Saturday Night Live: When Lorne Michaels Got Creative Firing The Cast

Firing people is hard -- unless there's an actual fire.
Saturday Night Live: When Lorne Michaels Got Creative Firing The Cast

Lorne Michaels had failed.

After a five-year hiatus from the show in the early 1980s (he’d missed both the Eddie Murphy and Billy Crystal eras), Lorne returned with a new cast for season 11, one dramatically different from his original unknown but talented ensemble group. Instead, he hired an all-star team of comedy names, including Randy Quaid, Robert Downey Jr., Joan Cusack, and Anthony Michael Hall. Here’s how that went for him:


Only a few of the new cast members were succeeding -- and none of the famous ones. Jon Lovitz and his oily Liar was the unlikely breakout star. Dennis Miller breathed life back into the nearly comatose Weekend Update. Terry Sweeney got noticed for his Nancy Reagan impression but the writers, hopelessly stuck in the 1980s, didn’t know how to write for an openly gay actor. 


Suddenly, America was saying “Yeah, that's the ticket.”  America can be really annoying sometimes.

Michaels had no choice -- he had to clean house and start over.  There was only one problem:

“Lorne couldn’t fire anybody,” says frequent guest host Buck Henry. “He was constitutionally unable to do it, at least early on. I think Lorne felt it was an admission of failure if you have to fire somebody you’ve hired.”

Lucky for Lorne, writer Robert Smigel came up with a solution. 

“By the end of the season, the show was still a disaster,” says Smigel. “I had this idea to do a cliff-hanger like Dallas— one of those obnoxious cliff-hangers that really were new at the time— and I wrote one where Billy Martin sets the studio on fire.”

Wait, what?

Season 11’s final sketch ends in the dressing room with the cast congratulating each other on a great show. High fives are flying around until Randy Quaid stops and sniffs:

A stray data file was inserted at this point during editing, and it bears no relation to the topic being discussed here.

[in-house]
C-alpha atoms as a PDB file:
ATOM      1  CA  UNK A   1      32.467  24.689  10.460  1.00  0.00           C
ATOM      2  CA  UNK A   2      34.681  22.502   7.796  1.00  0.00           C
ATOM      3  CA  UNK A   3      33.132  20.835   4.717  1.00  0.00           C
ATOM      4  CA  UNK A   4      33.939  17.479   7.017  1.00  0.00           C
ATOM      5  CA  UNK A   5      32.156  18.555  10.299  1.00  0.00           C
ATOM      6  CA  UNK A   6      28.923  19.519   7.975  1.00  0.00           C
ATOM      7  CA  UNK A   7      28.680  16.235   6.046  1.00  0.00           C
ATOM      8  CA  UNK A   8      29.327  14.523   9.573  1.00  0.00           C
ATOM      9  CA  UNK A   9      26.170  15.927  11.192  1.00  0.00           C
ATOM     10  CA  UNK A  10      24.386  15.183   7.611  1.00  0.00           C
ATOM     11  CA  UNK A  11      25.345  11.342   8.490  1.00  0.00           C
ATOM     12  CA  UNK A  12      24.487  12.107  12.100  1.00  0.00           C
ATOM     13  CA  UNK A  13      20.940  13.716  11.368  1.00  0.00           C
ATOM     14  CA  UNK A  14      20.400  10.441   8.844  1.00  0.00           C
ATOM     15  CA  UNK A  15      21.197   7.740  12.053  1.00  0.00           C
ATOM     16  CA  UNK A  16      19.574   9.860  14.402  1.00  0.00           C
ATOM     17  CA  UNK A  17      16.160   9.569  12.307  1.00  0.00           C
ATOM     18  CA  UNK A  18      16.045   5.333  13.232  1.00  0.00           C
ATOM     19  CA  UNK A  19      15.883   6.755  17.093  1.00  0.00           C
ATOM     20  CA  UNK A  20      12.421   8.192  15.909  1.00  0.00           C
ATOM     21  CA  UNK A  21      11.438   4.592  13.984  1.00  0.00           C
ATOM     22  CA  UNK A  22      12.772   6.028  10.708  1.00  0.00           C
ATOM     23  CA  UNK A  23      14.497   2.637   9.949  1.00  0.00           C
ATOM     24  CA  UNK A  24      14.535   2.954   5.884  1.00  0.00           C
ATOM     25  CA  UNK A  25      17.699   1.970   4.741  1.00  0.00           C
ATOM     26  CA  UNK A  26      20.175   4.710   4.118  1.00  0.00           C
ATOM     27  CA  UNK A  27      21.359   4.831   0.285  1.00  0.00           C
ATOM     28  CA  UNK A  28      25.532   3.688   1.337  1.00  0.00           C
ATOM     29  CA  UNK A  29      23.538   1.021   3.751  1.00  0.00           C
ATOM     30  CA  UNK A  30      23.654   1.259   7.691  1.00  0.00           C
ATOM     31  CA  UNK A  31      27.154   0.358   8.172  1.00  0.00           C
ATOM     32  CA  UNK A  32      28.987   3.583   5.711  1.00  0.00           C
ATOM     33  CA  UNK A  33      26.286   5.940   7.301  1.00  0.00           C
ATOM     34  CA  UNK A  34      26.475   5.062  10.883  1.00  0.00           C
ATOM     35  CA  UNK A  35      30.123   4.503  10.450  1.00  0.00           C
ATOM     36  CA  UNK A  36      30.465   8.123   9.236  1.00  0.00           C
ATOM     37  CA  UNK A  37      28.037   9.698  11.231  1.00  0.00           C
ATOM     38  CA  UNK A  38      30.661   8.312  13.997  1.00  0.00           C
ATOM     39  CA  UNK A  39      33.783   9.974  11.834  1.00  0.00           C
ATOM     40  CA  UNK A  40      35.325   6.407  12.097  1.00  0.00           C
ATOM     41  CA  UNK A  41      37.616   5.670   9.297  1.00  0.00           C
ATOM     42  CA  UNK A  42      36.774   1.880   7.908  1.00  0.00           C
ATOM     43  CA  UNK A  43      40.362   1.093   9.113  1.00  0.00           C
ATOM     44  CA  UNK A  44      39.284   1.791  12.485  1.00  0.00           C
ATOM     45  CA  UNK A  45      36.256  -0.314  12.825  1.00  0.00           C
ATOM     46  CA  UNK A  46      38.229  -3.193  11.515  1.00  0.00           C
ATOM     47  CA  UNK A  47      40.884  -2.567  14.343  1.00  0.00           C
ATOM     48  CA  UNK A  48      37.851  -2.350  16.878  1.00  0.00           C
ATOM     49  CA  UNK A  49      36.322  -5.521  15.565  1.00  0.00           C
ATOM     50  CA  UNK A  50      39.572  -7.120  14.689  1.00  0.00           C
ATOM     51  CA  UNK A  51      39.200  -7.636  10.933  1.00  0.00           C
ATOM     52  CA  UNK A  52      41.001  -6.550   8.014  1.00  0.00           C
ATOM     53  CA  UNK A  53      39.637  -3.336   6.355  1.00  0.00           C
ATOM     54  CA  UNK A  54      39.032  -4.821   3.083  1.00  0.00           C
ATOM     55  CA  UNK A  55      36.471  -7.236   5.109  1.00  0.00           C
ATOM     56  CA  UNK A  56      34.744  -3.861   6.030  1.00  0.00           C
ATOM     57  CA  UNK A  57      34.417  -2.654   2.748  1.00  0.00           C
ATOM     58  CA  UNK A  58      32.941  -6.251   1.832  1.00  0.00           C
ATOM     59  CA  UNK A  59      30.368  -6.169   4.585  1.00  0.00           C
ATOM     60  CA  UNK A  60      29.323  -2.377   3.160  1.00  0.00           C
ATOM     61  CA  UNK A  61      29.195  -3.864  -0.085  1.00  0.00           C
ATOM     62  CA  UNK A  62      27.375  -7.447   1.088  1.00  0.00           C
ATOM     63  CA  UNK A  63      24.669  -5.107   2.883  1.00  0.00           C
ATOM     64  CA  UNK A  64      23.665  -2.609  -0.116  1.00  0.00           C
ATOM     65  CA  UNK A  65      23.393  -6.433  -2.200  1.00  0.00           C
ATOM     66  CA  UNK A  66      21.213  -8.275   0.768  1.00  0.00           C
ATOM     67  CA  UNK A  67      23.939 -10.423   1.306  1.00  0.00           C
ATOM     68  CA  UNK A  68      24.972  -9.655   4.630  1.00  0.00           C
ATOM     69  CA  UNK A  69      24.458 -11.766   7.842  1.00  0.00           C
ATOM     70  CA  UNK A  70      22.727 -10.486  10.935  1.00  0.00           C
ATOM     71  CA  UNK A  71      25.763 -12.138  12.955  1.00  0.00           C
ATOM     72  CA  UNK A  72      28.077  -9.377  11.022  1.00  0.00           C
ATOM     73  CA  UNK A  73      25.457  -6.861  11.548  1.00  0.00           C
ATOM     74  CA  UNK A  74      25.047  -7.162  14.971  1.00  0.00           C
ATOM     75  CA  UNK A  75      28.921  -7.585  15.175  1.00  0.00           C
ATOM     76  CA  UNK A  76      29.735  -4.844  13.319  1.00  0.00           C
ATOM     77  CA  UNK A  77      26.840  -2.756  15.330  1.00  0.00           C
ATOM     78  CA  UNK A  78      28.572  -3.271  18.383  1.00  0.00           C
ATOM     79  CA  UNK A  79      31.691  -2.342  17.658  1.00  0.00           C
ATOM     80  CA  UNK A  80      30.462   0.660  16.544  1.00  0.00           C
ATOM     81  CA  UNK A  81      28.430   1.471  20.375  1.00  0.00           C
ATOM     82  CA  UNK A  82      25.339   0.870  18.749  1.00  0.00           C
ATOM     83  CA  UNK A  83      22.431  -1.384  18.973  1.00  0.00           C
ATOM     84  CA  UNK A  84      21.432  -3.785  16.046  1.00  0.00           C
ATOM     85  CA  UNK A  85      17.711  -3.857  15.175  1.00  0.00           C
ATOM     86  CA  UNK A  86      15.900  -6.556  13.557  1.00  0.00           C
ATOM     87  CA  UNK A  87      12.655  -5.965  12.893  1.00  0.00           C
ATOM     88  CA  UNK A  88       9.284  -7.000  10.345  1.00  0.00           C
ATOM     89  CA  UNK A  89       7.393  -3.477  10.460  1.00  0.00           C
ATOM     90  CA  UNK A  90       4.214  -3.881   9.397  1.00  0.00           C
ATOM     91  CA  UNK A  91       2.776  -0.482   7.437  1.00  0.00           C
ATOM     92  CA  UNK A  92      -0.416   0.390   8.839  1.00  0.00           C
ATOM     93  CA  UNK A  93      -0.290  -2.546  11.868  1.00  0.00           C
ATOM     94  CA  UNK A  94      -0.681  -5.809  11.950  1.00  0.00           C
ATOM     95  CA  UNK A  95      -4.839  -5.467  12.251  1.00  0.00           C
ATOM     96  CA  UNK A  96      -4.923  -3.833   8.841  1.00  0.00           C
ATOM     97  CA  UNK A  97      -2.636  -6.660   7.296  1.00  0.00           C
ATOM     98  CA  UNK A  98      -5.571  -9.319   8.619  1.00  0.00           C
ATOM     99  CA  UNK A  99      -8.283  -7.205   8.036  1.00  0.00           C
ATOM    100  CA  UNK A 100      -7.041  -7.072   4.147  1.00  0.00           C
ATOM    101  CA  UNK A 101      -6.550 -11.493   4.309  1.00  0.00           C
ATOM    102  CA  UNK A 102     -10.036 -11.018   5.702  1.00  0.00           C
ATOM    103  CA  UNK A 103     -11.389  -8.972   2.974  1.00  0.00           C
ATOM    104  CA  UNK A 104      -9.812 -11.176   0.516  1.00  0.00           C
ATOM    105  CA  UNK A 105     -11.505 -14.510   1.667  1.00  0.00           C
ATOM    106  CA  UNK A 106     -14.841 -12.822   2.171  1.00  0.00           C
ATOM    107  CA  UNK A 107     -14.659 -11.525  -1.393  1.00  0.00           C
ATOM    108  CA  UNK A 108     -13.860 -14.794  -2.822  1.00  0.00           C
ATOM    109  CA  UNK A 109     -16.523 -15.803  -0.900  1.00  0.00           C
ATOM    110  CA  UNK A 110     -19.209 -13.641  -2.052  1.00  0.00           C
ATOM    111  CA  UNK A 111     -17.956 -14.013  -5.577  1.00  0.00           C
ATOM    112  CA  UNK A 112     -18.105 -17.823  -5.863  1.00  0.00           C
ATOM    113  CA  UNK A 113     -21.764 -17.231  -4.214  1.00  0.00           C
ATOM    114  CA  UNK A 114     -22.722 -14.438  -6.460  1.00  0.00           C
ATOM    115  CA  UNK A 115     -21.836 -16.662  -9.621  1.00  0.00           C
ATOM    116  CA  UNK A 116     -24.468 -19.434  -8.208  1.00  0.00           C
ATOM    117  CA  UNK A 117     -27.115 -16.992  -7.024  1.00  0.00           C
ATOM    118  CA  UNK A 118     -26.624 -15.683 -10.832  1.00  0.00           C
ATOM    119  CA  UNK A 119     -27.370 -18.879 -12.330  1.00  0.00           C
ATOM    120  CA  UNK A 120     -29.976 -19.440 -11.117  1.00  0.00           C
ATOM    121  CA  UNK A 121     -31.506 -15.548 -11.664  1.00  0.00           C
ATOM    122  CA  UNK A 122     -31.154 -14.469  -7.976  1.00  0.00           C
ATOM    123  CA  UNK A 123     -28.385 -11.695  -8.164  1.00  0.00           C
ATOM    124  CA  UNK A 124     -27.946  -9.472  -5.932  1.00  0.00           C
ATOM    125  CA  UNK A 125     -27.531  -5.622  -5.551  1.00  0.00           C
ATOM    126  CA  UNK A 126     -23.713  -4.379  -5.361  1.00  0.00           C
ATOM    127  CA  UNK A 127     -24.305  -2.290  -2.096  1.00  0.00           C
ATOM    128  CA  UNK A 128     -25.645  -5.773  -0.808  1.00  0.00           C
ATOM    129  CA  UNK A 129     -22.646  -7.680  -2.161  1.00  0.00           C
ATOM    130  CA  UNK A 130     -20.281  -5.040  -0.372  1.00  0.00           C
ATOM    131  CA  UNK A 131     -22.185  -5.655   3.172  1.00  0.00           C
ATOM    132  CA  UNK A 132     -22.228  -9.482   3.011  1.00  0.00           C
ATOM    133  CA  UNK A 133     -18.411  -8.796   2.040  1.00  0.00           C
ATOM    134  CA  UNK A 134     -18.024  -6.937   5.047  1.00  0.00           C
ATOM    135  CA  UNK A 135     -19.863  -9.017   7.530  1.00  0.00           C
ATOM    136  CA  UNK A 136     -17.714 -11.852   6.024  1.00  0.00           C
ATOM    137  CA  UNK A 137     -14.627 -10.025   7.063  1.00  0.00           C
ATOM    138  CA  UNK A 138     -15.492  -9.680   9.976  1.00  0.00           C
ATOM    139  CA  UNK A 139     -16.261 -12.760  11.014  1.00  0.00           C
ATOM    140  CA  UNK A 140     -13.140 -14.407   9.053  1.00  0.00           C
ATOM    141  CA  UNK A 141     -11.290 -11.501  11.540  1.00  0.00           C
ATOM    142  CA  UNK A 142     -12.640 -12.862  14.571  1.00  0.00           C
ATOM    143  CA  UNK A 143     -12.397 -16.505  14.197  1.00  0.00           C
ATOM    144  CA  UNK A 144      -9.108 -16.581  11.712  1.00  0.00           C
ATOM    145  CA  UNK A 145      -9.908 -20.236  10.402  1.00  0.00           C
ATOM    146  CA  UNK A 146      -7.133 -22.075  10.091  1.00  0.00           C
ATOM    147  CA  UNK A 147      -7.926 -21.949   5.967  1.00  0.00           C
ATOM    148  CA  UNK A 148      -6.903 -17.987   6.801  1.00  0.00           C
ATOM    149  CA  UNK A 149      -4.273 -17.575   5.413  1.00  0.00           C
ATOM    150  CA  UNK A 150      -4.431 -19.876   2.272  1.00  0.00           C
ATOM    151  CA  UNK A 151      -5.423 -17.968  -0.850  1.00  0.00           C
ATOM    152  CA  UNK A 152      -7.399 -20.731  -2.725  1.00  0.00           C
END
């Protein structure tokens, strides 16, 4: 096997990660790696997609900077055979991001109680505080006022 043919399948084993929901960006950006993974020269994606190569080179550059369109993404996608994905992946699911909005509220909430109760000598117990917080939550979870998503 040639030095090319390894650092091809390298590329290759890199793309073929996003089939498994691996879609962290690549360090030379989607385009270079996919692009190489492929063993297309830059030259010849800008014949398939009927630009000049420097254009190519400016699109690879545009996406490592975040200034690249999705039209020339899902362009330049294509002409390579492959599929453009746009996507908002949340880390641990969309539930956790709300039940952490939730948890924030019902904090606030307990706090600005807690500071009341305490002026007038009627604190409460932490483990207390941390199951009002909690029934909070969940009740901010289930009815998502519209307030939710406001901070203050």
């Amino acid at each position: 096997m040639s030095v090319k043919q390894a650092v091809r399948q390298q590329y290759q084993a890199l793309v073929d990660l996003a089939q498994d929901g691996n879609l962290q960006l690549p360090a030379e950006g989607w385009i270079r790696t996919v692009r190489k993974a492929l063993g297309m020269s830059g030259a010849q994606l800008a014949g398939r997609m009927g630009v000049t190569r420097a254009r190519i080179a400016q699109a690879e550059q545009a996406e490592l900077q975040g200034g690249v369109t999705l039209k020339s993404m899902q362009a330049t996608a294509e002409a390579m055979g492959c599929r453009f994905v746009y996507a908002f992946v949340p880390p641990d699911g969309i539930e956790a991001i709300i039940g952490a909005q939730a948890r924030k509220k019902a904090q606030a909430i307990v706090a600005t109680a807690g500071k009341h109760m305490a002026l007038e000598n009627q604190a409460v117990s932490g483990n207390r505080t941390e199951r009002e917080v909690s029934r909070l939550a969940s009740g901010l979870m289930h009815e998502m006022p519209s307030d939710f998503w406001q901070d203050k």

Hey, hey – uh, does anybody smell gasoline?”

Cut to Martin pouring unleaded on the studio walls and lighting a match. 

Lorne half-heartedly tries to stop him.  Billy, are you crazy? If you set the cast on fire, they won’t be able to do the show next year.”

You can see where this is going.

Lorne rushes into the flaming dressing room and emerges with only Lovitz.  “Don’t ask any questions,” Lorne tells him. “Just go downstairs to my limousine and wait for me there.”

(Lorne saving Lovitz and only Lovitz -- on the air! -- “infuriated a few people in the cast,” concedes Smigel.)

But it wasn’t just the cast.  Lorne waves over a few of the show’s writers as well, tells them they did a great job, then ushers them into the dressing room for hors d’oeuvres and a fiery death. 

The show ends with the dressing room engulfed in flames as graphic supers appeared on the screen:


Lovitz and Dennis Miller.


Everyone else.

Yeah, it was a little dark but Rick Shefchik, a critic for the Chicago Tribune, loved the bit and put odds on who would survive to return for another season. He pretty much nailed it.

Shefchik gave the best chance of returning to Lovitz (obviously), setting the odds at even money. “(Lovitz) emerged as the strongest performer in the cast by midseason.”

Dennis Miller, who did return, was given 7-5 odds of survival. “Since Chevy Chase left the show, Miller is by far the best ''Weekend Update'' anchor SNL has ever had.”

The worst odds of returning at 20-1 went to the floundering Anthony Michael Hall, who was indeed left to smolder. “His work in 16 Candles and The Breakfast Club made him seem like a cinch for early stardom … but Hall is not an ensemble comic, and it looks like he wasted a year.”

Stefchik didn’t get it all right.  Nora Dunn made it back for Season 12, despite the critic saying, “I don`t remember her doing or saying anything funny all season.”

Hand it to Lorne -- for a guy who didn’t like to fire people, he found a pretty horrific way to bring down the ax. 

“I remember Terry Sweeney the day before (saying) he didn't like the sketch,” Lovitz recently said on Dana Carvey and David Spade’s Fly on the Wall podcast.  “I said, ‘Terry it's not a real fire. It's a sketch, it's not real. And then I thought about it: Well, what if I was the one being set on fire?”

David Spade understood the reality:  “You would have cried.” 

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Top image: NBC


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